Looking into the Experience of Pain: An Exploration

[ This post is a copy of the new page of the same name. It’s here because readers and other people regularly either ask me about pain and meditation, or else mention that they live with chronic pain. There is no medical advice here, merely a basis for one’s own investigation. ]

Most of us experience physical pain at some point, due to injury or serious illness. Some people live with chronic pain which threatens their employment, their mobility, mental health, even their wish to continue living.

Recently some very curious results concerning research into pain perception have come to light. These results suggest that pain has less to do with actual physical harm than with perception of harm by the brain.

VIDEO

http://www.youtube.com/watch?v=sq6u4XVrr58

http://www.youtube.com/watch?v=gwd-wLdIHjs

http://www.youtube.com/watch?v=PpEpj-JgGDI&feature=related

TEXT

http://sacfs.asn.au/news/2012/03/03_20_could_discovery_erase_fibromyalgia_pain.htm

http://www.neura.edu.au/news-events/news/brain-training-technique-retunes-brain-reduces-pain

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Dr. John Sarno on back pain: http://www.youtube.com/watch?v=bwxPy4HVvLI

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These comments by meditators regarding their experiences of physical pain point in a similar direction:

Sometimes, when resistance ceases, the pain simply goes away or swindles to an easily tolerable ache. At other times it remains, but the absence of any resistance brings about a way of feeling pain so unfamiliar as to be hard to describe. The pain is no longer problematic. I feel it, but there is no urge to get rid of it, for I have discovered that pain and the effort to be separate from it are the same thing. Wanting to get out of pain is the pain; it is not the “reaction” of the “I” distinct from the pain. When you discover this, the desire to escape “merges” into the pain itself and vanishes. Discounting aspirin for a moment, you cannot remove your head from a headaches you can remove your hand from a flame. “You” equals “head” equals “ache.” When you actually see that you are the pain, pain ceases to be a motive, for there is no one to be moved. It becomes, in the true sense, of no consequence. It hurts——period.  ~Alan Watts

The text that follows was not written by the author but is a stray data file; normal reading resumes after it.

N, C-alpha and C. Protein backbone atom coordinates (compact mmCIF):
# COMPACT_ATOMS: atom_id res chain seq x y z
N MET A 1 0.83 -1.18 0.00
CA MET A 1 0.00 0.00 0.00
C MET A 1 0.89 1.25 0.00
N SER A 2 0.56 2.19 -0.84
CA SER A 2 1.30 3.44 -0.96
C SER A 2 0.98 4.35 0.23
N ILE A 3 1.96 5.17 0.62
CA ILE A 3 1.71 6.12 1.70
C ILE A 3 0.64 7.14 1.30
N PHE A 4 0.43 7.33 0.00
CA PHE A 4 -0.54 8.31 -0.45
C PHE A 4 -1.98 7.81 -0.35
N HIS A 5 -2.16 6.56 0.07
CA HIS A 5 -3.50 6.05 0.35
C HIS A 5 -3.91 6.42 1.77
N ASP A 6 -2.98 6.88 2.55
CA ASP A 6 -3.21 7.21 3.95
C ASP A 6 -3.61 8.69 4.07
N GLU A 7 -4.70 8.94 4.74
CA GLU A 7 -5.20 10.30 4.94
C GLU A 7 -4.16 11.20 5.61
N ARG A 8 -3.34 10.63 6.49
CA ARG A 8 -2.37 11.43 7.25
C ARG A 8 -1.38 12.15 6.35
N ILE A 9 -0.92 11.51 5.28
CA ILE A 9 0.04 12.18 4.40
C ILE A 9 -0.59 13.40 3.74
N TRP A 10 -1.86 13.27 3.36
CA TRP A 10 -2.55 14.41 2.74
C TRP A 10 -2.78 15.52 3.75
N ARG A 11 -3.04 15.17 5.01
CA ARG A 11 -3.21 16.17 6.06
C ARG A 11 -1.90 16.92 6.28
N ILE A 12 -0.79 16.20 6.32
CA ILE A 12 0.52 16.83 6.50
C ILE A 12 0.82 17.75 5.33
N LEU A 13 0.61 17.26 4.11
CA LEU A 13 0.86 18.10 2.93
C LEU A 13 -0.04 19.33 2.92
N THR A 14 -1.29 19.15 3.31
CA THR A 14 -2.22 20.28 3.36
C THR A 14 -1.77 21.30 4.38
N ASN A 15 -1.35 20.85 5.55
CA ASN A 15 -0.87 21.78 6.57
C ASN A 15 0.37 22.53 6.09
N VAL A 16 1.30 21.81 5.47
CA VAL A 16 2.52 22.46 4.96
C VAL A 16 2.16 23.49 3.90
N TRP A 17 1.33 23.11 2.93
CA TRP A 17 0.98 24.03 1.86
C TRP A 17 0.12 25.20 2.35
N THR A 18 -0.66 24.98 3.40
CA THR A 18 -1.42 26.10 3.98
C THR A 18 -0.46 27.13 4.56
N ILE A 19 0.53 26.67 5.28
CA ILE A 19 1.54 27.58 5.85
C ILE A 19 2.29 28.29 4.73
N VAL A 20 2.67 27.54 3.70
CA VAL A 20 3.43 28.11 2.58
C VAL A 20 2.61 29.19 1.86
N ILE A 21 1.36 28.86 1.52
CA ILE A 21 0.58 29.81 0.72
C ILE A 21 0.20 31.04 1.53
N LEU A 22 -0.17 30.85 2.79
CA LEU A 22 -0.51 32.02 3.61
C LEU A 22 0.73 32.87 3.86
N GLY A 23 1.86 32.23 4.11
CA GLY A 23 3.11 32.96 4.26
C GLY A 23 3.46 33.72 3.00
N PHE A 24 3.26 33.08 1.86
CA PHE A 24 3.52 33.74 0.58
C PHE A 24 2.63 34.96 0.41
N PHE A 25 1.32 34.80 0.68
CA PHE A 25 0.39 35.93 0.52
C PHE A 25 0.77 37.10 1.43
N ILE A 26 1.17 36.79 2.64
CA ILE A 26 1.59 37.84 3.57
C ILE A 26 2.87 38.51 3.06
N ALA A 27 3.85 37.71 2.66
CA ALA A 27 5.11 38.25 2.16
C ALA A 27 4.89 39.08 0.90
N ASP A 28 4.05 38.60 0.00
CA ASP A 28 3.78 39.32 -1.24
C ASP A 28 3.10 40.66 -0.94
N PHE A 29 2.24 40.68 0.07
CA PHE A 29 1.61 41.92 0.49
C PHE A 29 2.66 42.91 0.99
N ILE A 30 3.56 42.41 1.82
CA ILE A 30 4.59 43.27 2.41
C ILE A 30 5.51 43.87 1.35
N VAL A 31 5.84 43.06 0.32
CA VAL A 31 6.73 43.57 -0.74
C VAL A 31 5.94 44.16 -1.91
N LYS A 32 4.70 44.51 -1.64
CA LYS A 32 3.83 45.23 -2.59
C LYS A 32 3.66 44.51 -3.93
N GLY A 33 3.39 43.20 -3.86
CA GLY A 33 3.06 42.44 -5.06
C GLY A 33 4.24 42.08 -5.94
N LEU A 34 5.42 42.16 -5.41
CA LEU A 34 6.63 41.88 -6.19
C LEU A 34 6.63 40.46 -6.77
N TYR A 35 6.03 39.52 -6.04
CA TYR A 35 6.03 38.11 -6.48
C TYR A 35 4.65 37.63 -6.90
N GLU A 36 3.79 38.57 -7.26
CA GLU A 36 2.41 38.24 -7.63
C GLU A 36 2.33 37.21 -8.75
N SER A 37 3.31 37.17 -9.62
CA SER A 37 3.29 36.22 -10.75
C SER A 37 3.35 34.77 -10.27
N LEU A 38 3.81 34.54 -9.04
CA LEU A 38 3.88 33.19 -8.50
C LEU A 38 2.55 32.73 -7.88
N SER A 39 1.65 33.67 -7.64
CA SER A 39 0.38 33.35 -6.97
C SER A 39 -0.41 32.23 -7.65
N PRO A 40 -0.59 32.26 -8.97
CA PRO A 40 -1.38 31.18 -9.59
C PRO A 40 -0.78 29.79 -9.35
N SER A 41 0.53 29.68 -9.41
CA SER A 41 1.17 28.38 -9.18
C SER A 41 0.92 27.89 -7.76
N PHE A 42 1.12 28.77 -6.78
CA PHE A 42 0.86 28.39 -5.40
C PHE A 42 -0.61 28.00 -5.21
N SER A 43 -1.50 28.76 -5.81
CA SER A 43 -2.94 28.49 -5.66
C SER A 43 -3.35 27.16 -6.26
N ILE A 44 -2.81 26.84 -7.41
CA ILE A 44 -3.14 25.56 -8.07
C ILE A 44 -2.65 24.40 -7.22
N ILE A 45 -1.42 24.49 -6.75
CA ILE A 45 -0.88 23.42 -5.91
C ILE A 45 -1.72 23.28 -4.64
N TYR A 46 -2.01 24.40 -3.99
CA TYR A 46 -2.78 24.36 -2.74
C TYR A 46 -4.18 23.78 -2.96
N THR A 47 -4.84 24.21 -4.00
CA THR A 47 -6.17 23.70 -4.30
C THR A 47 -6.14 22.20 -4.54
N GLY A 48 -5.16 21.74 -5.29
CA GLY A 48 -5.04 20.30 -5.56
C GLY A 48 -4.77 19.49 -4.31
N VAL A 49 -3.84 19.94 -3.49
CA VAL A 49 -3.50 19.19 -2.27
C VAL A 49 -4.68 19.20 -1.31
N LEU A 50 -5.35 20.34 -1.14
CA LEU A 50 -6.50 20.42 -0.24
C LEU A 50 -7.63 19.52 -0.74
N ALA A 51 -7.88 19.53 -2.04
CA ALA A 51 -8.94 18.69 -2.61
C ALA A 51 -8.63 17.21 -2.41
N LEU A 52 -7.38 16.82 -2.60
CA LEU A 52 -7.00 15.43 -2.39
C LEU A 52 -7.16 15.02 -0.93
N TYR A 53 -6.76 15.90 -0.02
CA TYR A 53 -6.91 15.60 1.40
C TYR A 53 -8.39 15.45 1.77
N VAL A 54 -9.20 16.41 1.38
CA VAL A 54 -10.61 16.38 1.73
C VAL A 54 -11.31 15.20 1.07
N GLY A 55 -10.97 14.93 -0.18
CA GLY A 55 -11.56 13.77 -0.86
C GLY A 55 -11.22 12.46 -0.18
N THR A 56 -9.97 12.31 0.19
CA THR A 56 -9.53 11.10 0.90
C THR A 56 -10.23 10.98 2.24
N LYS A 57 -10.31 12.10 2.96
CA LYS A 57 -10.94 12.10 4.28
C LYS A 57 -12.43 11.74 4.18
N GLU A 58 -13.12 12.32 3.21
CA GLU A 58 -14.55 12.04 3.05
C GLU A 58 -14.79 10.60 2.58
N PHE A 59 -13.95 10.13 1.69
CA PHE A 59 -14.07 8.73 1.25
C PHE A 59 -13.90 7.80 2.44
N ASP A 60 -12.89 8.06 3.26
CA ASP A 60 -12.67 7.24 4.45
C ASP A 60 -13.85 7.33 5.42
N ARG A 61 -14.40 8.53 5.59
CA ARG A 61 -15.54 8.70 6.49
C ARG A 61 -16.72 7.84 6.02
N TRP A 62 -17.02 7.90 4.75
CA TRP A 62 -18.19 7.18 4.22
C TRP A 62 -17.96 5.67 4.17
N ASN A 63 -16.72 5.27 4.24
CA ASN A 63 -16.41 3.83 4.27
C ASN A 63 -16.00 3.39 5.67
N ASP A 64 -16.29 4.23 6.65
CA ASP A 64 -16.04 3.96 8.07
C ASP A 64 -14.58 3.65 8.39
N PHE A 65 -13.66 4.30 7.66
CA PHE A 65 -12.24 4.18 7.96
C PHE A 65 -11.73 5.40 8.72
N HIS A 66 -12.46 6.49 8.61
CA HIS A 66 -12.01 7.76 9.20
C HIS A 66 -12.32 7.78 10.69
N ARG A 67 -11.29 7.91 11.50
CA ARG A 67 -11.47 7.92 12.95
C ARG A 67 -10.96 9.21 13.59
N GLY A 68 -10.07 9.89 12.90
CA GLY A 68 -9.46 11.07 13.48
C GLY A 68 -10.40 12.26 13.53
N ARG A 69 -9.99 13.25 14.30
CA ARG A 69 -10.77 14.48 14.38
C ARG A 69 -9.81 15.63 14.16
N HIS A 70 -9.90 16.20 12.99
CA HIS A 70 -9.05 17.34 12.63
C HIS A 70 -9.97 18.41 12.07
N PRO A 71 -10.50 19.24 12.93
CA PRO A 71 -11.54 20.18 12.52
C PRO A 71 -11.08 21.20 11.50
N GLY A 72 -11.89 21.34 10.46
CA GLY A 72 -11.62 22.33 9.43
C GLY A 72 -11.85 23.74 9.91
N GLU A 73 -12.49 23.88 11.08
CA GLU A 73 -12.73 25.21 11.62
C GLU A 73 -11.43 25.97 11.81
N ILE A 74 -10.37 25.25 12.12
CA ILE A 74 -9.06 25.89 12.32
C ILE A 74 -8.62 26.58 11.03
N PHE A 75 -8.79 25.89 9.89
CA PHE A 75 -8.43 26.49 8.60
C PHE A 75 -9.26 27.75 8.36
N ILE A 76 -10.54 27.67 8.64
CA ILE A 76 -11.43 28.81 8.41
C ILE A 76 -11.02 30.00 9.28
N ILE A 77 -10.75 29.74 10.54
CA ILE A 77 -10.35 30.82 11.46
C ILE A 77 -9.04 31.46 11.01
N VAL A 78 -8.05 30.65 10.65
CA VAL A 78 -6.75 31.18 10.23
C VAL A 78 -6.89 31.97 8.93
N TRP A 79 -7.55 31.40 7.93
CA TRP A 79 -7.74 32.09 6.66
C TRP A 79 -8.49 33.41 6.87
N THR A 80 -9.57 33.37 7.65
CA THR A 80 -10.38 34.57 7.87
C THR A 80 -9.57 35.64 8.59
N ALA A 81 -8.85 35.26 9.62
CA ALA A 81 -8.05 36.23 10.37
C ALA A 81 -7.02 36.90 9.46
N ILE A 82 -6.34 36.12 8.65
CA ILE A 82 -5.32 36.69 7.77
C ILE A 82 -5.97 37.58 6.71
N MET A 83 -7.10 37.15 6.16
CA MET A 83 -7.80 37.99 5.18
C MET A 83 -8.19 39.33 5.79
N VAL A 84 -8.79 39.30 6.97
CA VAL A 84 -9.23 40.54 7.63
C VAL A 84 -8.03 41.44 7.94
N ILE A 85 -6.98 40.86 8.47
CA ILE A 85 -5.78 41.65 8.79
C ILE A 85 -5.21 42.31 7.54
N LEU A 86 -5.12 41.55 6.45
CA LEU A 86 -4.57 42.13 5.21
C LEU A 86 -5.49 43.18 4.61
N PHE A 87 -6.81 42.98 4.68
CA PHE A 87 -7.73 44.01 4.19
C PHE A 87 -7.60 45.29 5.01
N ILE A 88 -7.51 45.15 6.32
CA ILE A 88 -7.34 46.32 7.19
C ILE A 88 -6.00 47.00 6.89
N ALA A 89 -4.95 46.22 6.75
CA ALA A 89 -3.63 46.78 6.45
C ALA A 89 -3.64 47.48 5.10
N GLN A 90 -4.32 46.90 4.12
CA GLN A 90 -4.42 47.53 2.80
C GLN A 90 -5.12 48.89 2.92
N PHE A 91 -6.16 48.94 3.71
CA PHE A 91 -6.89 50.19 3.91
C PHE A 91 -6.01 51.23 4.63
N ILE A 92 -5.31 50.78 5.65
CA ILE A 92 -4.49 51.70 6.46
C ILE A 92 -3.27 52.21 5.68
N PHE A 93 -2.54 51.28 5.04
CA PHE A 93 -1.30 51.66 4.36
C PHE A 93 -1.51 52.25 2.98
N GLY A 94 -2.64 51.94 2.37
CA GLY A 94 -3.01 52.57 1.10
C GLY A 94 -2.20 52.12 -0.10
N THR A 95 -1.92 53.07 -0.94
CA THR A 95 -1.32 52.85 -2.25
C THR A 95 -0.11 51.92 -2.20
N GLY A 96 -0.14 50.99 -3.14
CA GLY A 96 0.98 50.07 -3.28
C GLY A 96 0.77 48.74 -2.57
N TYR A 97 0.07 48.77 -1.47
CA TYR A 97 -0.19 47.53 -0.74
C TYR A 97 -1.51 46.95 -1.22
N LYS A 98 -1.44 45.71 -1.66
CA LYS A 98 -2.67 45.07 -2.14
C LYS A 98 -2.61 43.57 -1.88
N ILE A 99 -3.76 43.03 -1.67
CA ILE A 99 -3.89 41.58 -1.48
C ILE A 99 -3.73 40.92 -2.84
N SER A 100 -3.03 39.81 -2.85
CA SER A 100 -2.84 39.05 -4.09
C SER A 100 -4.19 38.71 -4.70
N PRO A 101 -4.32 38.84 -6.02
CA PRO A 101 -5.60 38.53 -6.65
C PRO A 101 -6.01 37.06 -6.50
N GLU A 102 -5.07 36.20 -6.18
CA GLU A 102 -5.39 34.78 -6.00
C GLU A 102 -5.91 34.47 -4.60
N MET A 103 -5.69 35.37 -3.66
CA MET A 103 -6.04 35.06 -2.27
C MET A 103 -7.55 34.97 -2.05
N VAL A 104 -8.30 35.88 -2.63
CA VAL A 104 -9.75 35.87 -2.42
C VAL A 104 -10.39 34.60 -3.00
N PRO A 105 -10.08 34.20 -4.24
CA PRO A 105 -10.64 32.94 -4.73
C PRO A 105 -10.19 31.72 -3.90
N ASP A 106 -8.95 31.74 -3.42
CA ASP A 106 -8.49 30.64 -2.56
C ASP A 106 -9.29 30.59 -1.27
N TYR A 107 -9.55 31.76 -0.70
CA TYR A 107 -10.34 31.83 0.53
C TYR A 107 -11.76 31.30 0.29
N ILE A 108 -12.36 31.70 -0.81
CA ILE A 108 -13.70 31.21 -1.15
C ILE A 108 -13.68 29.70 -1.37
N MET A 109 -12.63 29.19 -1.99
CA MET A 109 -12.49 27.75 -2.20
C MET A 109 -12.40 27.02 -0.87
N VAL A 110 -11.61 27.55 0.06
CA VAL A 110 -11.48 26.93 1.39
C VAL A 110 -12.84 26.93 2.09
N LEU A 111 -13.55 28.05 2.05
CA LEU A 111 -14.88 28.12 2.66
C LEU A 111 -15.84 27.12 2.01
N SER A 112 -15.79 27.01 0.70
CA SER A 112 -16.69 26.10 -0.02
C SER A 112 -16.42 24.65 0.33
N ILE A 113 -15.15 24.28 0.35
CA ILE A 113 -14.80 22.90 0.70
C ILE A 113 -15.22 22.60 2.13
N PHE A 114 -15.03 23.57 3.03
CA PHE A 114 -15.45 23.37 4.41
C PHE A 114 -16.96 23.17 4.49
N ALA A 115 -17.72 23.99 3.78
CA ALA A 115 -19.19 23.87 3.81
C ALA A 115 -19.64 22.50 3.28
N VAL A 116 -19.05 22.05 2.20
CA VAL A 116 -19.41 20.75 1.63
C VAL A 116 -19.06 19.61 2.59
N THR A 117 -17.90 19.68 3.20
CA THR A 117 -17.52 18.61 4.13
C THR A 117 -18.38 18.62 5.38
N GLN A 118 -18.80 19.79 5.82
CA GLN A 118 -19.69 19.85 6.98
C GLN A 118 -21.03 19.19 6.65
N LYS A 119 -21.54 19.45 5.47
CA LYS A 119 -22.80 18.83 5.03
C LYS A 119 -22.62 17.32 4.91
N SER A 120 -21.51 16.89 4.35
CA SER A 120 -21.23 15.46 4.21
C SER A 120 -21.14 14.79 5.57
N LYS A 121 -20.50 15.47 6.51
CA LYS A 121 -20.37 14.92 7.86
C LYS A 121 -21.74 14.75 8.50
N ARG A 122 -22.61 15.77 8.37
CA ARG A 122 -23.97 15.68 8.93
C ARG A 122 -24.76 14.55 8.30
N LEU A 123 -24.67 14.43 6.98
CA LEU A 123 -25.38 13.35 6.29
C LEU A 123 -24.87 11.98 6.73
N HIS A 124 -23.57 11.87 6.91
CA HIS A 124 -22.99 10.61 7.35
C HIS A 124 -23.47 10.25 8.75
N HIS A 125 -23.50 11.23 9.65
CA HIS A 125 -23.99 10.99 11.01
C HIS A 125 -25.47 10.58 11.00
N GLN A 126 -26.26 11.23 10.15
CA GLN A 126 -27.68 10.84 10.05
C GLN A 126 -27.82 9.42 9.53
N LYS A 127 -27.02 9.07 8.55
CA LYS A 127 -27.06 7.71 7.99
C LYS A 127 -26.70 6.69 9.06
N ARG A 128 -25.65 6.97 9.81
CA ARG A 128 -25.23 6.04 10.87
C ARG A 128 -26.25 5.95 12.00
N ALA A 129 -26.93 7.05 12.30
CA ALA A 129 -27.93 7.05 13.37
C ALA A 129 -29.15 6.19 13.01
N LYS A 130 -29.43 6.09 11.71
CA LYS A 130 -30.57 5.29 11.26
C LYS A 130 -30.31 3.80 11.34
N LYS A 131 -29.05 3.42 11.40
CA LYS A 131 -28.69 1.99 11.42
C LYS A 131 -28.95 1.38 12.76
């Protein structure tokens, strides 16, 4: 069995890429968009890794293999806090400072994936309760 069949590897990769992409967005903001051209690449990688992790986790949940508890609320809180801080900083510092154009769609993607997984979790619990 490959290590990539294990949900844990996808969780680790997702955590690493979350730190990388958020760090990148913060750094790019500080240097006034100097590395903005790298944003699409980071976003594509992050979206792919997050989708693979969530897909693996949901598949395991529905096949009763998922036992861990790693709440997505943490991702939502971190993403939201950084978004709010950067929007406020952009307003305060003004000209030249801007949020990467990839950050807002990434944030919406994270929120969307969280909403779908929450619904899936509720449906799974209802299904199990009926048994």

I had a kidney stone attack once. Said to be one of the most painful things you can experience. I went into deep meditation and fully embraced the sensation. Then it was seen visually as a white, glowing compact brick and it became quite interesting to investigate and didn’t “hurt” at all. It became a quite interesting sensation and the identification with it as “mine” just dropped. After just a few minutes of curiously investigating it it just dissolved. =) I’m bound to agree – pain is illusion.                                   ~ Eva Charlotte Jonzon

One thing I learned from my injured hand is that pain is just a message that asks us to pay attention, to notice. It is *not* a message that tissues are damaged or even in danger! Perception matches the current experience with past experiences and decides whether, on the basis of remembered inputs, there is a good chance that the present experience is dangerous. If yes, then pain; if no, no pain. Even when there is damage to the tissues, it can be painless.Watch the Lorimer Moseley videos; read his book. These and V. S. Ramachandran redirected my focus away from the ‘pain’ of the inflamed tendon toward the wholeness of the body. Pain is a mental response to a perceived problem; it occurs whether or not there is actual damage to the tissues. Pain is NOT real; it is a response to stimulus, conditioned by perception, that is, a conglomeration of memories of prior experience. Check it! ~Nona Parry

Ken Malloy writes a blog about pain here: http://www.healingbackpain.com/blog/

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Meditation teacher Shinzen Young contributes specific techniques for pain meditation: